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Merriam Ch 6_5.25.10

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Transcript

  • 1. Being a Careful Observer
    Chapter Six
  • 2. Observation VS. Interview
    Observation
    Interview
    Takes place in the setting where the phenomenon of interest actually occurs
    Data represents first hand encounter with the phenomenon of interest
    Another location designated for interviewing
    Second hand account of the world
  • 3. Observation is a Research Tool
    Systematic-addresses a specific research question
    When it is subject to the checks and balances in producing trustworthy results.
    Negative-highly subjective and therefore unreliable nature of human perception.
  • 4. Training to be a Skilled Observer
    Learning to pay attention
    Learning how to write descriptively
    Practicing the disciplined recording of field notes
    Knowing how to separate detail from trivia
    Using rigorous methods to validate observations
  • 5. Ways to Practice
    Being a complete observer in a public place
    Being a participant observer in your work or social settings
    Watching films or video tapes
    Apprentice yourself to be an experienced field researcher and compare his or her observations to yours
  • 6. Reasons for Observations
    • As an outsider an observer will notice things that have become routine to the participants themselves.
    • 7. Conducted to triangulate emerging findings(used in with interviewing and document analysis)
    • 8. Observer sees things firsthand and uses own knowledge to interpret what is observed rather than relying on once-removed accounts from interviews.
  • Reasons continued
    • Observations make it possible to record data as it is happening.
    • 9. Used to provide knowledge of the context or to specific incidents.
    • 10. People may not feel free to talk about or want to discuss all topics.
    • 11. Best technique when an activity, event, or situation can be observed firsthand and a fresh perspective is desired.
  • What to Observe
    Most important is the researcher’s purpose in conducting the study
    The problem and the questions of interest determine what is to be observed.
    Observer can decide to focus on certain events, behaviors, or persons.
  • 12. Where to start?
    The physical setting:
    The participants:
    Activities and interactions:
    Conversation:
    Subtle factors:
    Your own behavior:
  • 13. Things to remember
    No ideal amount of time to spend observing
    Recommended to start with sessions one hour or less.
    Also recommended to write up field notes as soon as possible.
  • 14. The Process of collecting Data through Observation
    Entry, Data collection, and Exit
  • 15. Entry
    Gain confidence and permission of those who can approve the activity.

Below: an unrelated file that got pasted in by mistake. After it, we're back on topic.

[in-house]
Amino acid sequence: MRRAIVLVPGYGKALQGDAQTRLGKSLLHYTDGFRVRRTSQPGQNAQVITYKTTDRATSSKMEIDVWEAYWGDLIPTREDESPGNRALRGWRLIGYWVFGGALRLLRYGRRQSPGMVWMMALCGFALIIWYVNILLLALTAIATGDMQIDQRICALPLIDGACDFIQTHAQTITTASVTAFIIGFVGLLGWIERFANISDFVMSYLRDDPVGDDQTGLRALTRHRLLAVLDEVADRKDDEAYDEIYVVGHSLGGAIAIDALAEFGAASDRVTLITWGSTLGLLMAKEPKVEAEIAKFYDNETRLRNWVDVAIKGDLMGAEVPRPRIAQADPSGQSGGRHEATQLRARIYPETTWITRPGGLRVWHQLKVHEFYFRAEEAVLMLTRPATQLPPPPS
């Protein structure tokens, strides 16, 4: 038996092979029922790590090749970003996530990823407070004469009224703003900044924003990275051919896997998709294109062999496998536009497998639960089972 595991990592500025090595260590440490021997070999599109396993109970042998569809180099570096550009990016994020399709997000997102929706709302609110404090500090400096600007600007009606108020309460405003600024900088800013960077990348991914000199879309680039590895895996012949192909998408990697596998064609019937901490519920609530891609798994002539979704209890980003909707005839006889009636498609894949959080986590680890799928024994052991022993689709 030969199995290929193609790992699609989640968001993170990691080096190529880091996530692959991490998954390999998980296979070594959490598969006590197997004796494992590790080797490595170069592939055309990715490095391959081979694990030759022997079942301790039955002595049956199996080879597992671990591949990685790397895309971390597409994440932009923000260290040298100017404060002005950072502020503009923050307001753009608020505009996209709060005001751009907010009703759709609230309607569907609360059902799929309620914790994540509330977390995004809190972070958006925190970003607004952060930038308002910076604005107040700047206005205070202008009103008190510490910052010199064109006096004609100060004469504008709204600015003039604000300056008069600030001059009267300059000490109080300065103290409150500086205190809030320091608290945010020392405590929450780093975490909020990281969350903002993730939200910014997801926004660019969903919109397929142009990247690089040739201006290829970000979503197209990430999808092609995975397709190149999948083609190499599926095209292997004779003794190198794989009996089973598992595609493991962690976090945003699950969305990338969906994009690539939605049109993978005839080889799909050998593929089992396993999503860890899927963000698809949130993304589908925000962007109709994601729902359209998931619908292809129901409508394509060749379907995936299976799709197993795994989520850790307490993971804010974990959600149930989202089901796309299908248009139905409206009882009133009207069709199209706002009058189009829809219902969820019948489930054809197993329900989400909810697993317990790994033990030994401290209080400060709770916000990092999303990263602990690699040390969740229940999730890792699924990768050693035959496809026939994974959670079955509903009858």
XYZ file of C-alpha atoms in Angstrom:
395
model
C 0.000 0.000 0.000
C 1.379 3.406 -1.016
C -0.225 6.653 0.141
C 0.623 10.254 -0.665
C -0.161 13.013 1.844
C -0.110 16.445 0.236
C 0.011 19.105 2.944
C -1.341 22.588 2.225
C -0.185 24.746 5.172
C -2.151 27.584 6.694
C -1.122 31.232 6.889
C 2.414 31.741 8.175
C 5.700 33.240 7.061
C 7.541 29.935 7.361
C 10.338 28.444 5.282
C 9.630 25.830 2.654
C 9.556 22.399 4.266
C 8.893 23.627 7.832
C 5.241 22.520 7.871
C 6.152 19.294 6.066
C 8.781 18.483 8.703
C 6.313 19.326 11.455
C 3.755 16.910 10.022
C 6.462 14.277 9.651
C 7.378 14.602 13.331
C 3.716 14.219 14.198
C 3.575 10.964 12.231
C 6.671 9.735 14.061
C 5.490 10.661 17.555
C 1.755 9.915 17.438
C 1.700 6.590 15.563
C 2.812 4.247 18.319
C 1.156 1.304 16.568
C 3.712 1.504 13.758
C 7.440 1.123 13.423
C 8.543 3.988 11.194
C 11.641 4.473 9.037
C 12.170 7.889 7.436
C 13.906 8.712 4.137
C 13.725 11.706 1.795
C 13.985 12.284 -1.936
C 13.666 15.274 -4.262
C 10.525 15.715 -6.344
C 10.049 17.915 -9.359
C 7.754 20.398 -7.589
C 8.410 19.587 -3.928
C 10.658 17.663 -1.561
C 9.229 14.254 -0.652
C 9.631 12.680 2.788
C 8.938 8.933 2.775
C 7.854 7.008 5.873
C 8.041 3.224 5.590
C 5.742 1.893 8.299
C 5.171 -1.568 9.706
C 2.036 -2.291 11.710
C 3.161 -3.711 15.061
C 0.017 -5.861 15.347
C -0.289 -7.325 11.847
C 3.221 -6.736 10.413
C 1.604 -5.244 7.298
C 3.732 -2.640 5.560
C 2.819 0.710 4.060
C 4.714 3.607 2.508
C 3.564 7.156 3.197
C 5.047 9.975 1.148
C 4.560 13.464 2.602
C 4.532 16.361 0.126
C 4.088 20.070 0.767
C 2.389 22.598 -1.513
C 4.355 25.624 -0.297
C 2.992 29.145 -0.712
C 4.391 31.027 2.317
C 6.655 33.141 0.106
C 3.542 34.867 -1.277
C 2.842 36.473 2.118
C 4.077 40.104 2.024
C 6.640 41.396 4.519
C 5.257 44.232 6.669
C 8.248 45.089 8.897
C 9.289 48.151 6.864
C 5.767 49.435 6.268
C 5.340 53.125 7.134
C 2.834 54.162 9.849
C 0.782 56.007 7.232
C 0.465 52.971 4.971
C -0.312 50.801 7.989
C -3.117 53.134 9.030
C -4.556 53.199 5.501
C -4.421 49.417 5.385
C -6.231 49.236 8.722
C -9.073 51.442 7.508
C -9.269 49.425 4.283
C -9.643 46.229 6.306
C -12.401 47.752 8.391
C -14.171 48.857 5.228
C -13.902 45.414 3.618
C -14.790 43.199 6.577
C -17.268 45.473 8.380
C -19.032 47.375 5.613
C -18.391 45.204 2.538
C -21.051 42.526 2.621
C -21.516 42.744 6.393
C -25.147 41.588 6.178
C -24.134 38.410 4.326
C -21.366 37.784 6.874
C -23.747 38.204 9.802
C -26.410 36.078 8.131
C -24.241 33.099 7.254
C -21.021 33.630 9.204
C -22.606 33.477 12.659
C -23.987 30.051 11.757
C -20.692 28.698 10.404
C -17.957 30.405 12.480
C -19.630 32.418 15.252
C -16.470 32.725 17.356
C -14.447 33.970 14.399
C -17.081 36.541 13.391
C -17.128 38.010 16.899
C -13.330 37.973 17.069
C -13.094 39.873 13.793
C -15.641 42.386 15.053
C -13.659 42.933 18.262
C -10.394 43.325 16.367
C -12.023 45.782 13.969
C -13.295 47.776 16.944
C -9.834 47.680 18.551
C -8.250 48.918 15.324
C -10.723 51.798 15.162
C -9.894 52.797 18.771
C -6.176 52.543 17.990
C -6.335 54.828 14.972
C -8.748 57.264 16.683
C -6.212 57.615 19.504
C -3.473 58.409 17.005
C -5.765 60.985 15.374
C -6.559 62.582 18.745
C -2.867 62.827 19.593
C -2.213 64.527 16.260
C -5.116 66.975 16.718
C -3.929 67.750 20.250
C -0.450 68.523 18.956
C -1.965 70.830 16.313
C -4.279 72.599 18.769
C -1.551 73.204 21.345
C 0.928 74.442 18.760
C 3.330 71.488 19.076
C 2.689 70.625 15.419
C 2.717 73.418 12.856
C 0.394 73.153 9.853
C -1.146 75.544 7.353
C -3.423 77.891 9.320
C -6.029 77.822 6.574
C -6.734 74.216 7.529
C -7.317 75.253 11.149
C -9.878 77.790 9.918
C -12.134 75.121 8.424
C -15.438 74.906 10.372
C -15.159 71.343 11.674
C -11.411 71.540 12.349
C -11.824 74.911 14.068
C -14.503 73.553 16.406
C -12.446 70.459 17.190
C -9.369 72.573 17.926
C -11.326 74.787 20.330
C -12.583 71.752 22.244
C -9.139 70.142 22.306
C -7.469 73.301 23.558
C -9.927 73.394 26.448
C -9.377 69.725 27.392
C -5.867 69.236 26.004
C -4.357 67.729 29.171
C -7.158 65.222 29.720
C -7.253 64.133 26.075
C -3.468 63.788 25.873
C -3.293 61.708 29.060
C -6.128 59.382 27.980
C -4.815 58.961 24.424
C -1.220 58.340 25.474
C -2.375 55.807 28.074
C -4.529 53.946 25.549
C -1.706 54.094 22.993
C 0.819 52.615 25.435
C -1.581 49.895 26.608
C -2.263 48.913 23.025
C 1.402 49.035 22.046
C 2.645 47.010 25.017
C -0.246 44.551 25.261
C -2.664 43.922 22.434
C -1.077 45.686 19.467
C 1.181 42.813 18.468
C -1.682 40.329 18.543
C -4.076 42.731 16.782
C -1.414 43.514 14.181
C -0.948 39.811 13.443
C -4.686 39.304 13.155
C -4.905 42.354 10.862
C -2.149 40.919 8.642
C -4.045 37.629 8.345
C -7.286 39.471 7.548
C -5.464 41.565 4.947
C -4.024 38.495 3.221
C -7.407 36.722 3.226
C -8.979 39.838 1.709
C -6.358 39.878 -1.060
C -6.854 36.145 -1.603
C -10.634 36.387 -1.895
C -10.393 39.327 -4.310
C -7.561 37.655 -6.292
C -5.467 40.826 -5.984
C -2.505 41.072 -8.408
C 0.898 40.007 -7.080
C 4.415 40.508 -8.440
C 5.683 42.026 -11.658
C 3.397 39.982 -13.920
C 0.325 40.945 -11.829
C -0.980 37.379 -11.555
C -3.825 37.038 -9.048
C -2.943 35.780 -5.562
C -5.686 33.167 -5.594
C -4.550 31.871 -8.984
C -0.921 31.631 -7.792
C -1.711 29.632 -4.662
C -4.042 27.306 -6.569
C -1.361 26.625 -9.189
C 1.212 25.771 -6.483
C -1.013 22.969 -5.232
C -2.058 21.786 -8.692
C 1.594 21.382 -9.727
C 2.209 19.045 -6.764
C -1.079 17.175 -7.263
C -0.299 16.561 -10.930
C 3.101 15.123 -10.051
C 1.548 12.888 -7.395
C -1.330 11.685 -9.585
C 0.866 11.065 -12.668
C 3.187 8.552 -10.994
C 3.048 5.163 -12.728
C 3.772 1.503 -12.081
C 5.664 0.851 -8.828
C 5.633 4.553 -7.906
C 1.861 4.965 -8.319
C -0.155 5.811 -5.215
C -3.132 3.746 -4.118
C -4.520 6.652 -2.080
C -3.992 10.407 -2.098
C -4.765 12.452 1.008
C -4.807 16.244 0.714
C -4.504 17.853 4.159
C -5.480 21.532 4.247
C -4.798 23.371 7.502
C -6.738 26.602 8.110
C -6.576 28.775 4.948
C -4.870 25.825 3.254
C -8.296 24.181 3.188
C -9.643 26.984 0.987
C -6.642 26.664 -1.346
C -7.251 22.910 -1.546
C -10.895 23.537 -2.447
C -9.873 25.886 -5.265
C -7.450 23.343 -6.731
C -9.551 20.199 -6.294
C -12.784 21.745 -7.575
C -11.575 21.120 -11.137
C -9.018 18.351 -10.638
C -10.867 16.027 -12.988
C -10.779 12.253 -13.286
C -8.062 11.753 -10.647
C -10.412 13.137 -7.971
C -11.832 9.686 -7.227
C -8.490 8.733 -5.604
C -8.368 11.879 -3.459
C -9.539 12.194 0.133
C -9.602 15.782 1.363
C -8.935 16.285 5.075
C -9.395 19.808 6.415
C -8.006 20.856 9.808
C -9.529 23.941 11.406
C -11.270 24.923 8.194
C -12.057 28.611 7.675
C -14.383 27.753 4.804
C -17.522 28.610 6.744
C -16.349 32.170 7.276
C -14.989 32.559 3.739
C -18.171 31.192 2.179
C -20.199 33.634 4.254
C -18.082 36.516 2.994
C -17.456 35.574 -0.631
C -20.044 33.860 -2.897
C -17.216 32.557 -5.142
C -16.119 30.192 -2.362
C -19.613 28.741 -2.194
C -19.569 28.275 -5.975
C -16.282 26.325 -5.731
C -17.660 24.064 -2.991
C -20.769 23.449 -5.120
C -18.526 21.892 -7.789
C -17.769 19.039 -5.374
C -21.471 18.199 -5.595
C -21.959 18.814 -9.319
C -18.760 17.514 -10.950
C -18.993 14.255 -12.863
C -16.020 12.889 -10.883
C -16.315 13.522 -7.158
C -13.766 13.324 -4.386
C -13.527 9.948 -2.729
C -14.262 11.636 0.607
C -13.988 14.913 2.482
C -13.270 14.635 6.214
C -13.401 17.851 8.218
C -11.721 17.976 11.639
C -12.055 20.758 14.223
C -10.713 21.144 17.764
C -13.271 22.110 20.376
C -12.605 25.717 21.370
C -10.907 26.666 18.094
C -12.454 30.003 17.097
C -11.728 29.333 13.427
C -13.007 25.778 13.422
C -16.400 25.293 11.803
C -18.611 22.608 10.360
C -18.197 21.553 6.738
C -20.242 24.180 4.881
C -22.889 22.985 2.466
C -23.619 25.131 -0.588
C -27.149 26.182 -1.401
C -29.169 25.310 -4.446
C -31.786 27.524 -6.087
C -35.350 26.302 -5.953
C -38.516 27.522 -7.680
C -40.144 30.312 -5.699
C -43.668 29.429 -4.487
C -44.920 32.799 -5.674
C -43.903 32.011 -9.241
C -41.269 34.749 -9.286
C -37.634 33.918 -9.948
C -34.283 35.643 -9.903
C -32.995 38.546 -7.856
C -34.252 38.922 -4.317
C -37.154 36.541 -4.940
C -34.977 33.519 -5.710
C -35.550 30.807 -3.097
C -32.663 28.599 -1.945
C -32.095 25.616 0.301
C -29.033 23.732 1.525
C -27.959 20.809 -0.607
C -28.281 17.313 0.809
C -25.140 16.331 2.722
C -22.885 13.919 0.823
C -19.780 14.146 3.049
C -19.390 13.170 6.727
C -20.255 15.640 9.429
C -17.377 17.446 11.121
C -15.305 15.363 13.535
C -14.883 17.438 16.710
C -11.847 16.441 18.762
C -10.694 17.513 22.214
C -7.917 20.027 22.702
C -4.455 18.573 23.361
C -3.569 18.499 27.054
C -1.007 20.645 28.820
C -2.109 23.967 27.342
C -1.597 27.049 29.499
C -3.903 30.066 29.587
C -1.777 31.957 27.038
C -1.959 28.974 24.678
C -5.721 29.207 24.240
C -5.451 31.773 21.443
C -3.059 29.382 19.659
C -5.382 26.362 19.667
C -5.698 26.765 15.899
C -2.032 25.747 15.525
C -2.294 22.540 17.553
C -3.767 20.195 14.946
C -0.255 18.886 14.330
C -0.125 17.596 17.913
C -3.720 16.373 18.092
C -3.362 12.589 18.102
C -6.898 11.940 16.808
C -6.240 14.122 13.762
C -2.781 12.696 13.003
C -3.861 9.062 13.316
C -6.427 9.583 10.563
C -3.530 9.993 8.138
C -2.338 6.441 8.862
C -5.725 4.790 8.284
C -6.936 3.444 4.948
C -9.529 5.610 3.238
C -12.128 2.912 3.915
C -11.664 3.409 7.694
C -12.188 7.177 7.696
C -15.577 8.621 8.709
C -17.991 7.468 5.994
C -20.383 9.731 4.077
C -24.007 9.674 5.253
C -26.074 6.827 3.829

Mutual contact
    Some groups difficult to gain entry
    Most want answers to the following: What are actually doing? Will you be disruptive? What are you going to do with your findings? Why us? What will we get out of this?
    Bogdan and Biklen have some suggestions for the first few days in the field.
  • 16. RECORDING OBSERVATIONS
    Whatever is written or recorded during an
    observation becomes the raw data from which a
    study’s findings occur.
    Merriam states, this written account of the
    observation constitutes field notes, which are analogous, to the interview transcript
    (2009, page 128).
    Even if you, the researcher, have been able to take detailed notes, you must write them in a narrative
    form as soon as possible as to not forget any details.
  • 17. TECHNIQUES FOR REMEMBERING AND RECORDING
    Pay attention
    Shift to a “narrow angle” by focusing on just
    one person, interaction, or activity
    Look for key words in people’s
    remarks
    Concentrate on the first and last
    remarks
    Mentally play back remarks and
    scenes during breaks.
  • 18. FIELD NOTES
    Field notes based on observation need to be in a format that will allow the researcher to find desired information easily (Merriam, 2009, page 130).
    Highly descriptive
    Begin with time, place, and purpose
    List the number of participants and any meaningful characteristics
    Create a diagram of the setting (example on pg. 132 Merriam)
    Describe the activities or behaviors of the participant and how the observer responds
  • 19. SUMMARY
    Observation is a major means of collecting data in qualitative research. It offers a firsthand account of the situation under study and, when combined with interviewing and document analysis, allows for a holistic interpretation of the phenomenon being investigated (Merriam, 2009, page 136).

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